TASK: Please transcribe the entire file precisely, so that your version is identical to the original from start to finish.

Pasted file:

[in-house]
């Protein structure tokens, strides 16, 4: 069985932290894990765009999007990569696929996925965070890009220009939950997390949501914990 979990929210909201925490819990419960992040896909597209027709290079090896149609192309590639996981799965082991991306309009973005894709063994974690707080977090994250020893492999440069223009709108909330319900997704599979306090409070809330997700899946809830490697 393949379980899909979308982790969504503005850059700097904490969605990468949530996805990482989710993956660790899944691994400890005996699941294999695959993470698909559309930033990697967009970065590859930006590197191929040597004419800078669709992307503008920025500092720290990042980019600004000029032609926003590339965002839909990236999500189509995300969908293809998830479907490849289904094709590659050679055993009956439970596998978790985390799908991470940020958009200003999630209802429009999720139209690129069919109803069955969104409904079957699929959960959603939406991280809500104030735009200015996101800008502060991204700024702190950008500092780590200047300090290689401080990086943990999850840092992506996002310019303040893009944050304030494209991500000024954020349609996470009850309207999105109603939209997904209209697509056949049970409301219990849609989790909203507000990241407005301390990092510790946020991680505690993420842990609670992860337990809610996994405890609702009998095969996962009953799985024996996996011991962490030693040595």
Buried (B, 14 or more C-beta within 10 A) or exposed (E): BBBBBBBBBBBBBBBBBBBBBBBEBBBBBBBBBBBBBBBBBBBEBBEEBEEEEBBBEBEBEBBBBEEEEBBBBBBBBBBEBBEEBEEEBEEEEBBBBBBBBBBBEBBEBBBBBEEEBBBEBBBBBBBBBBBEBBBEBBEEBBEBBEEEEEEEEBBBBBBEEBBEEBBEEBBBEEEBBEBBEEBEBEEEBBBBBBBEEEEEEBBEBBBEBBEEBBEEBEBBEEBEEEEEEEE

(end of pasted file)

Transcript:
[in-house]
């Protein structure tokens, strides 16, 4: 069985932290894990765009999007990569696929996925965070890009220009939950997390949501914990 979990929210909201925490819990419960992040896909597209027709290079090896149609192309590639996981799965082991991306309009973005894709063994974690707080977090994250020893492999440069223009709108909330319900997704599979306090409070809330997700899946809830490697 393949379980899909979308982790969504503005850059700097904490969605990468949530996805990482989710993956660790899944691994400890005996699941294999695959993470698909559309930033990697967009970065590859930006590197191929040597004419800078669709992307503008920025500092720290990042980019600004000029032609926003590339965002839909990236999500189509995300969908293809998830479907490849289904094709590659050679055993009956439970596998978790985390799908991470940020958009200003999630209802429009999720139209690129069919109803069955969104409904079957699929959960959603939406991280809500104030735009200015996101800008502060991204700024702190950008500092780590200047300090290689401080990086943990999850840092992506996002310019303040893009944050304030494209991500000024954020349609996470009850309207999105109603939209997904209209697509056949049970409301219990849609989790909203507000990241407005301390990092510790946020991680505690993420842990609670992860337990809610996994405890609702009998095969996962009953799985024996996996011991962490030693040595």
Buried (B, 14 or more C-beta within 10 A) or exposed (E): BBBBBBBBBBBBBBBBBBBBBBBEBBBBBBBBBBBBBBBBBBBEBBEEBEEEEBBBEBEBEBBBBEEEEBBBBBBBBBBEBBEEBEEEBEEEEBBBBBBBBBBBEBBEBBBBBEEEBBBEBBBBBBBBBBBEBBBEBBEEBBEBBEEEEEEEEBBBBBBEEBBEEBBEEBBBEEEBBEBBEEBEBEEEBBBBBBBEEEEEEBBEBBBEBBEEBBEEBEBBEEBEEEEEEEE